Learning to See with the Heart's Eye - Philadelphia Inquirer
Before Erik James Montgomery started teaching Abigail Rivera about photography, the East Camden girl hadn't paid much attention to places like the downtown waterfront. "I would just pass it by," Rivera, 13, recalls. "It looked nice. But it was just water."
After taking pictures of her city for two years, however, the eighth-grade student at Octavius V. Catto Community School has a different perspective - and a more expansive field of vision. "Now, I just find the waterfront so beautiful," says Rivera, one of about 250 Camden youngsters who have studied with Montgomery since 2010. "I've never seen Camden so bright."
Adds her teacher, "I want my students to see beyond what they see in front of them. I ask them, 'What else do you see? What else is going on?' "In Camden, Montgomery often offers small workshops or individual tutoring sessions - mostly free - at the Camden County Library's Ferry Avenue branch.
The facility in the heart of the city's Centerville neighborhood also is the setting for two of Rivera's most accomplished photographs, including one of a boy racing through the parking lot. And it's where I meet the student and her teacher, in a community room where Rivera's kinetic image of a windblown basketball net is projected on a screen for my enjoyment.
"Originally, our one-on-one class was supposed to be just four weeks," says Montgomery. "But because we hit it off so well, and she's such a great young photographer, I keep extending it." Montgomery, 42, generally charges $50 for an hour for a workshop, and more for private tutoring. But many Camden families can't afford such fees, so he raises money for a nonprofit (EJMfoundation.org) that enables him to offer the sessions free to those who qualify.
To earn a living, he shoots weddings, portraits, church services, and other events. He loves his work ("a photograph has the power to tell a story"), but when he talks about teaching, it's with the fervor of someone with a calling. "Erik has a love for photography and for young people," says Wynell Freeman, pastor of Fresh Word Kingdom Assemblies in Voorhees, where Montgomery is an ordained deacon.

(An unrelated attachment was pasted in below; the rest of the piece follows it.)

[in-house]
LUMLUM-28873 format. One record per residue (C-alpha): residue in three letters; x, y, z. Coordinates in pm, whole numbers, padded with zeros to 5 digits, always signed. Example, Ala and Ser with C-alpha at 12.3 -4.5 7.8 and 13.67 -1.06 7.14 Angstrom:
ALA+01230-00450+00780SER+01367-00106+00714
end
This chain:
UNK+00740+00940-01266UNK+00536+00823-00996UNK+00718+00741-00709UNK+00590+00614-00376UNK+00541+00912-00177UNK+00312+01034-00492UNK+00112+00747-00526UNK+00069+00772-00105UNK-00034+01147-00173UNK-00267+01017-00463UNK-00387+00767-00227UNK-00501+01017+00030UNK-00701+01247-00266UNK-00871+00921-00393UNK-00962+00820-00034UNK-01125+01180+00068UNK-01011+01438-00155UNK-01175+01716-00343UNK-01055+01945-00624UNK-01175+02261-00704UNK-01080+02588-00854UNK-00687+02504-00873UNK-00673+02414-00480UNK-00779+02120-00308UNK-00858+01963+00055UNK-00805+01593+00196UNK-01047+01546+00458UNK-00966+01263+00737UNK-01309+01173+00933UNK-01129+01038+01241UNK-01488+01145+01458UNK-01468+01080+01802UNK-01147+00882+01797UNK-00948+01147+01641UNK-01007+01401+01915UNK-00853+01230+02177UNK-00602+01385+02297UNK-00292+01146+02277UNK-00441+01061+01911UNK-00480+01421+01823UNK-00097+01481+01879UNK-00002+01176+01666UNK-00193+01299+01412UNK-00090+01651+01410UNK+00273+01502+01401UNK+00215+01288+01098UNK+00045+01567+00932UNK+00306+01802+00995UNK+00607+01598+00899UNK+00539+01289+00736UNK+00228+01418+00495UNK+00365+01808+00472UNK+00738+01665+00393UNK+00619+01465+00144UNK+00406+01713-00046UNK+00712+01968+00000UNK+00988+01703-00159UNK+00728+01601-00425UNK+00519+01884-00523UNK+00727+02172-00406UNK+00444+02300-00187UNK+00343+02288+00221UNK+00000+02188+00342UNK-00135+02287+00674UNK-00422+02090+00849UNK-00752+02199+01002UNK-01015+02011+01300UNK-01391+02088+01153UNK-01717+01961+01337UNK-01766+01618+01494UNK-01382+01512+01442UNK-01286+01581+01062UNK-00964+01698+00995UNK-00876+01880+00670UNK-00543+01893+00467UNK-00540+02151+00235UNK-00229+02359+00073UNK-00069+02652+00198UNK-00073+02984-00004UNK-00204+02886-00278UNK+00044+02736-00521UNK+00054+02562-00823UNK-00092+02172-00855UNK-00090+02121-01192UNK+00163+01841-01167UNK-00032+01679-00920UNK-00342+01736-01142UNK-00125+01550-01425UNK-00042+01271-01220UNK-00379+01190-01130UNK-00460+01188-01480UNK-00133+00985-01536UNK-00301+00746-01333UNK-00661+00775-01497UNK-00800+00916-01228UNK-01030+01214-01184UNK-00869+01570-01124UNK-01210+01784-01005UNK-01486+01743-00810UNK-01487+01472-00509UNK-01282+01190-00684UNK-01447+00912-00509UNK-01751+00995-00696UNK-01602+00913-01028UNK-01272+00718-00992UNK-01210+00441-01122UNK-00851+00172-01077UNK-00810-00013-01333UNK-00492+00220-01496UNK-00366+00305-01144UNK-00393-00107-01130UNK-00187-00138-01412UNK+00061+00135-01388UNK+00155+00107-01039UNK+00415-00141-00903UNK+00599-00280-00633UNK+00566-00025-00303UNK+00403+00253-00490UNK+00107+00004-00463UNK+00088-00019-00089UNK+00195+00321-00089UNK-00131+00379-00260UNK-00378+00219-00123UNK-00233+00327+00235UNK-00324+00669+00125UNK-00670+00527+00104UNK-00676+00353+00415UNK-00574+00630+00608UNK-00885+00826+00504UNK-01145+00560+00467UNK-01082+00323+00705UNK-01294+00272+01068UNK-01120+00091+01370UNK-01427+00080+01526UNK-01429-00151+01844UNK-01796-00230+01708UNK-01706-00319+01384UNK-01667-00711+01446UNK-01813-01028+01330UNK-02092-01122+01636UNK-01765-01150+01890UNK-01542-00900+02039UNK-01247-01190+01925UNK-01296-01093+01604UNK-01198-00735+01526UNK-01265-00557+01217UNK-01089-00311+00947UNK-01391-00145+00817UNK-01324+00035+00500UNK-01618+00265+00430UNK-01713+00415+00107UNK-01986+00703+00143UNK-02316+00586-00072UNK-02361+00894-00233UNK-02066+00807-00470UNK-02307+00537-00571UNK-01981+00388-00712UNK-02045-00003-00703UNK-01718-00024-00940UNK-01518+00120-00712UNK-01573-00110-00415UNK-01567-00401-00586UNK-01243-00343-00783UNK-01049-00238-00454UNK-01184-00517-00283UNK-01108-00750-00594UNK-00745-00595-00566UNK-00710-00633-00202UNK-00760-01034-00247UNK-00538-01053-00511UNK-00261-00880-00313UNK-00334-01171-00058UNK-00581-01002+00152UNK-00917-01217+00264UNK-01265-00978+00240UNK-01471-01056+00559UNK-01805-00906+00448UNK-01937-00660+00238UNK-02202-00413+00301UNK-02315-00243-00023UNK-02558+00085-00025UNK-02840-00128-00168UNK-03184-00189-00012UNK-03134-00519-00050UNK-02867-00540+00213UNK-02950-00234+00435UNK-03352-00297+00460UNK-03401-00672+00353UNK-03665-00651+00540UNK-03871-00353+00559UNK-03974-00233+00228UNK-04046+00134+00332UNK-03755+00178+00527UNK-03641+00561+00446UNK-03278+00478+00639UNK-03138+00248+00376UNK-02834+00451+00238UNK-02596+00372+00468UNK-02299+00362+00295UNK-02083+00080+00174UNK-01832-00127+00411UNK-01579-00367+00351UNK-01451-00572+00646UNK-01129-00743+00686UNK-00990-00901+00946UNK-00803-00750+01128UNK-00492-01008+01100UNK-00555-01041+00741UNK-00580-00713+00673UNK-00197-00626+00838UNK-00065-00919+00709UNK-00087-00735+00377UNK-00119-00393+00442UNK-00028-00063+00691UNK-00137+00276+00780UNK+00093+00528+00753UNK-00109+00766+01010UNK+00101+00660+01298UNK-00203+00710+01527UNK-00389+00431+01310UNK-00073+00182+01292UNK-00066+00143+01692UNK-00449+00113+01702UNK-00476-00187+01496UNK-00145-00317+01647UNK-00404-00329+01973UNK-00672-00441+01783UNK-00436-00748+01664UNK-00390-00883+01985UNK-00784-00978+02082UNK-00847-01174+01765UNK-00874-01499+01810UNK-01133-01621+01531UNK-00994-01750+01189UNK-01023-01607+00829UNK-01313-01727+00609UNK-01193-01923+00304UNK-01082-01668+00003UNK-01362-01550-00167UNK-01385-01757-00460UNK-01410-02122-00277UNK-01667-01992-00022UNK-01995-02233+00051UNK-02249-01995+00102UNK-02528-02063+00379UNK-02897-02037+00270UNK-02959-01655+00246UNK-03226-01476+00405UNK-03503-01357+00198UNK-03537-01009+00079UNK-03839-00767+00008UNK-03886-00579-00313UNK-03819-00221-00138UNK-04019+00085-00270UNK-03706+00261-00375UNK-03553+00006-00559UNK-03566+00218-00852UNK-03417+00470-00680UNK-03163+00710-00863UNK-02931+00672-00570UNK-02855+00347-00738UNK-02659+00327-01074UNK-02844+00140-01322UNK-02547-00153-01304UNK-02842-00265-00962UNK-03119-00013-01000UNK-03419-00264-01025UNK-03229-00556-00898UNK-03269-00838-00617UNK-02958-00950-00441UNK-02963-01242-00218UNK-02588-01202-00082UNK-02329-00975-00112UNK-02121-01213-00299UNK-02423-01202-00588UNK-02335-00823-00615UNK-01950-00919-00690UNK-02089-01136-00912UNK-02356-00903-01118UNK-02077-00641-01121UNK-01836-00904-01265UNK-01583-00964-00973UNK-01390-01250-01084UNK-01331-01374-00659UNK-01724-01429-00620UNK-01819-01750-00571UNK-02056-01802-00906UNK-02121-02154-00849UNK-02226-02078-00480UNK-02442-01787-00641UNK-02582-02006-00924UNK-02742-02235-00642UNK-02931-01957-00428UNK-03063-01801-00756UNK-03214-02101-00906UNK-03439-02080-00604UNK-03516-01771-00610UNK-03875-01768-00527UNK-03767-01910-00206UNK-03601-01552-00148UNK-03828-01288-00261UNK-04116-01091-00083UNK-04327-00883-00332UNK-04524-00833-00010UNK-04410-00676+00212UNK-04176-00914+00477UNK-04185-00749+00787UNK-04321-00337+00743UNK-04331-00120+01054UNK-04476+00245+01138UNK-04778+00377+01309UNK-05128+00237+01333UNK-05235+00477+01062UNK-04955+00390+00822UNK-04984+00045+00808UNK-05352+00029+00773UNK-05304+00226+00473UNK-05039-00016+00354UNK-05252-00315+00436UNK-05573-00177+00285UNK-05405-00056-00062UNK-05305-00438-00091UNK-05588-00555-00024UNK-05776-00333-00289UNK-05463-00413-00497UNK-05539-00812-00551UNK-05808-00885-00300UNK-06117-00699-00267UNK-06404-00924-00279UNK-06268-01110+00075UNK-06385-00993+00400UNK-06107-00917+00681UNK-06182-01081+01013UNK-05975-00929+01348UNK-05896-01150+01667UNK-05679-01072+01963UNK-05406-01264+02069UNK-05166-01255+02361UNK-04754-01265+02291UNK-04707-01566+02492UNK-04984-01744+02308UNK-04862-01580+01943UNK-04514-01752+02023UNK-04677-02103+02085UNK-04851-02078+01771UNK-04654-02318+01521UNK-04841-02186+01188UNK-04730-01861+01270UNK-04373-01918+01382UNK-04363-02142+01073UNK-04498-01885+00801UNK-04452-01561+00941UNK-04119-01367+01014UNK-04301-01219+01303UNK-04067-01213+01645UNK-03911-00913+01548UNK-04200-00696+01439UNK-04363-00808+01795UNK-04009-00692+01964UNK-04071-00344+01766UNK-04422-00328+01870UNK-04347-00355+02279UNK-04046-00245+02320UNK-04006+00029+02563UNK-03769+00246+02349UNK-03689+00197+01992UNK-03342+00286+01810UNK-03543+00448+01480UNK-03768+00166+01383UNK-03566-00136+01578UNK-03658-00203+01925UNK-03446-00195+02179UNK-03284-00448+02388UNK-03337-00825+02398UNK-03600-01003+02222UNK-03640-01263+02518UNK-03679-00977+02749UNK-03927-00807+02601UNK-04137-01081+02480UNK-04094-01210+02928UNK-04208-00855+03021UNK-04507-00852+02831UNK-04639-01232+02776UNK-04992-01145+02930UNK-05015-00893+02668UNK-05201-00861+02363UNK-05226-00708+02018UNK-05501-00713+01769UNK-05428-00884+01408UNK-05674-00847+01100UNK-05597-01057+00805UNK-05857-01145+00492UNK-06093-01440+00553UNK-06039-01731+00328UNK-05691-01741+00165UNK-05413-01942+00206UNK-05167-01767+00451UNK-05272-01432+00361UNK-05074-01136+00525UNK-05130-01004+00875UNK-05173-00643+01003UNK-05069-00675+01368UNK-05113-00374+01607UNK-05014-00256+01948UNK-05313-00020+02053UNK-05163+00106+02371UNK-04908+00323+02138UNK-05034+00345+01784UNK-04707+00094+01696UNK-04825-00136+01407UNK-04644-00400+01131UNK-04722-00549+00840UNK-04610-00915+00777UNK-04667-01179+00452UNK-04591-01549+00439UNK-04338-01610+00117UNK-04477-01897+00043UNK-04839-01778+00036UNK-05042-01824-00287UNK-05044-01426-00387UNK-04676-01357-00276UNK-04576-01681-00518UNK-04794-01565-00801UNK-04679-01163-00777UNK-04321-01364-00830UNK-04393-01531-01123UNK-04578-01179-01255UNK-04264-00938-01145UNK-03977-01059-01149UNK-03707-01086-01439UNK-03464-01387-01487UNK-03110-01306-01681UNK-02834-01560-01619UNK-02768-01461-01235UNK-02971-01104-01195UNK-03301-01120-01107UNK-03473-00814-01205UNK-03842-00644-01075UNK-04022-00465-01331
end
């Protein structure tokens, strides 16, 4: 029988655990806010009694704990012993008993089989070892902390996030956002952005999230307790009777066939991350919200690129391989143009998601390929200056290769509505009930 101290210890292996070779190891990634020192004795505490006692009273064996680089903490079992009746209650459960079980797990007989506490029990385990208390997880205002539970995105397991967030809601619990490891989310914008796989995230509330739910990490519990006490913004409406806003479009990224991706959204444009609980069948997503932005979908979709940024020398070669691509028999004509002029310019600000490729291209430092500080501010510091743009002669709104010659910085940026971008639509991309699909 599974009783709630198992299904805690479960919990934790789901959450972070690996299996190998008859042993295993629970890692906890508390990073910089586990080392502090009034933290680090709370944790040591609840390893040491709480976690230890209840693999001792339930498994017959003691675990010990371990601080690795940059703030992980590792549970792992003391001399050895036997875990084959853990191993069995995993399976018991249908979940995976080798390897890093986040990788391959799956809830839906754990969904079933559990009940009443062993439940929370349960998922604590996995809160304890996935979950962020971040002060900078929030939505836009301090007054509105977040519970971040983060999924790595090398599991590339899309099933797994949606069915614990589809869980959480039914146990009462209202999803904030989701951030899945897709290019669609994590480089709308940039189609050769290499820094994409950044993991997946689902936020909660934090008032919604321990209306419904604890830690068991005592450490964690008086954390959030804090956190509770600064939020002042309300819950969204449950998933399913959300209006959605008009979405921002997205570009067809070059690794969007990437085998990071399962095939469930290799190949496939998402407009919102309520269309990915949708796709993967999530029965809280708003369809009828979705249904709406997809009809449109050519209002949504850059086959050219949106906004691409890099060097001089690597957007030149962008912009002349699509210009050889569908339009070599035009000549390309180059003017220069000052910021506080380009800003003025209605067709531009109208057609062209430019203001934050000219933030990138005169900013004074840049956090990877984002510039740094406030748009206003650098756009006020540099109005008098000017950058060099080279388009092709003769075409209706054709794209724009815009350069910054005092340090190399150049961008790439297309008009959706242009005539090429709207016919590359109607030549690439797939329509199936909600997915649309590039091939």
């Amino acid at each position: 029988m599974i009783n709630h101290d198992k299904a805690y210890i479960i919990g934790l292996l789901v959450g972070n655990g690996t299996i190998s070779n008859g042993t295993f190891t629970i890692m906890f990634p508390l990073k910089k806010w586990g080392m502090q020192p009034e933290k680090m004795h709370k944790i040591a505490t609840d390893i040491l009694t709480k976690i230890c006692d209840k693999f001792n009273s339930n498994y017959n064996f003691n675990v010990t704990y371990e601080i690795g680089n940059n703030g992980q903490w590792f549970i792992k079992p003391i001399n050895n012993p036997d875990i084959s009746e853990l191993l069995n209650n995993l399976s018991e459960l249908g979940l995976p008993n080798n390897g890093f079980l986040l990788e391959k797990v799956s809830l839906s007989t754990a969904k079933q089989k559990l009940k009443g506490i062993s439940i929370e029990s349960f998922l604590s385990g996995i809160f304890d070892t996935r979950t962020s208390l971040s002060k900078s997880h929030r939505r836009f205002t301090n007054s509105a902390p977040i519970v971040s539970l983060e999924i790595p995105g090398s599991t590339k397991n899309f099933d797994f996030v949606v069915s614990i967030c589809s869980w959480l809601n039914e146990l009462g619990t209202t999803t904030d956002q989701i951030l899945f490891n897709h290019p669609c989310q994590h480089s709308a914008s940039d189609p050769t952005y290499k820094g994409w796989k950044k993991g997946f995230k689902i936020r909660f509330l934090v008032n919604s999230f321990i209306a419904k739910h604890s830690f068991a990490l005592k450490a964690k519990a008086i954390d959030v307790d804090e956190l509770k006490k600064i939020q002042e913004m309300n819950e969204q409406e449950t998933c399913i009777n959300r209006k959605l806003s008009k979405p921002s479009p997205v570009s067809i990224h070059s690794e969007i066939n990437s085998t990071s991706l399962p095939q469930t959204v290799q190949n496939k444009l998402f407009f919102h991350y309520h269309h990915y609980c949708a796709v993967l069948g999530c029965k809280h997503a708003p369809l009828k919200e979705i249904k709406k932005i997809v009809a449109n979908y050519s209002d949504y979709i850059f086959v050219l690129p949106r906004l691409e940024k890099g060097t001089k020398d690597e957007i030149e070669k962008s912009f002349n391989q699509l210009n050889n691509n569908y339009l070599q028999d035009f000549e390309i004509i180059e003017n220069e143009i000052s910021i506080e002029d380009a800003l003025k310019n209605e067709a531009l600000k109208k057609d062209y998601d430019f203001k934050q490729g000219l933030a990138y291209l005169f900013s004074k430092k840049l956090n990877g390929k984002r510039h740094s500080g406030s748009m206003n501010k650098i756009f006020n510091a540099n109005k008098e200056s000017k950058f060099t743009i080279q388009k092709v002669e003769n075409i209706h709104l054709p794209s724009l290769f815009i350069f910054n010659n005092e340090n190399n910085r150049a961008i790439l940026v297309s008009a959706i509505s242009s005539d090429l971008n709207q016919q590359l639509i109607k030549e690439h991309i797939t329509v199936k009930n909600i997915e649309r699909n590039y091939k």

Montgomery also loves Walt Whitman's "a city invincible" poem. "A lot of people outside Camden see a city invisible," Montgomery says. "I want my students to see a city incredible." He's not talking about substituting rose-colored glasses for lenses in order to promote a sunnier image of Camden. Instead, Montgomery aims to teach students the technical, perceptual, and emotional skills (patience, for example) necessary not only to capture but also to create images that do justice to the passion behind them. In other words, he encourages youngsters to realize dreams they might not have known they have - until they pick up a camera for the first time.
Montgomery will often allow students to shoot with his professional DSLR (digital single lens reflex) camera; Rivera also uses a digital camera belonging to her mother. "I want students to learn this craft I love so much," says Montgomery, a married father of two, who lives in Pennsauken. "I want them to go from being snapshot photographers to photographers who think about the images they create. I have them take the camera settings off automatic. With auto, what you see is all you get."
A self-taught shooter who has been working professionally for 25 years and teaching photography for eight, Montgomery offers photography workshops through his foundation and in partnership with other arts education programs in the city.
"I would love to have him back," says Nyeema Watson, assistant chancellor for civic engagement at Rutgers-Camden, where Montgomery has engaged students in the Future Scholars summer program in photography and videography projects, including a powerful video about racial and ethnic slurs.
"He had the students kind of rethinking language, rethinking themselves," Watson says. At the IDEA Performing Arts Center on the downtown waterfront, "the kids were excited to work with Erik," founder and chief executive officer Cynthia Primas says. "He has this great eye because of his heart," she adds. "He knows how to bring things out of the kids."
Rivera says she has learned to look beyond surfaces, and how to wait and work for the shot she is looking for. And the more she learns, the more confident - and creative - she feels. "My number one goal," she says, "is to travel around the world taking pictures."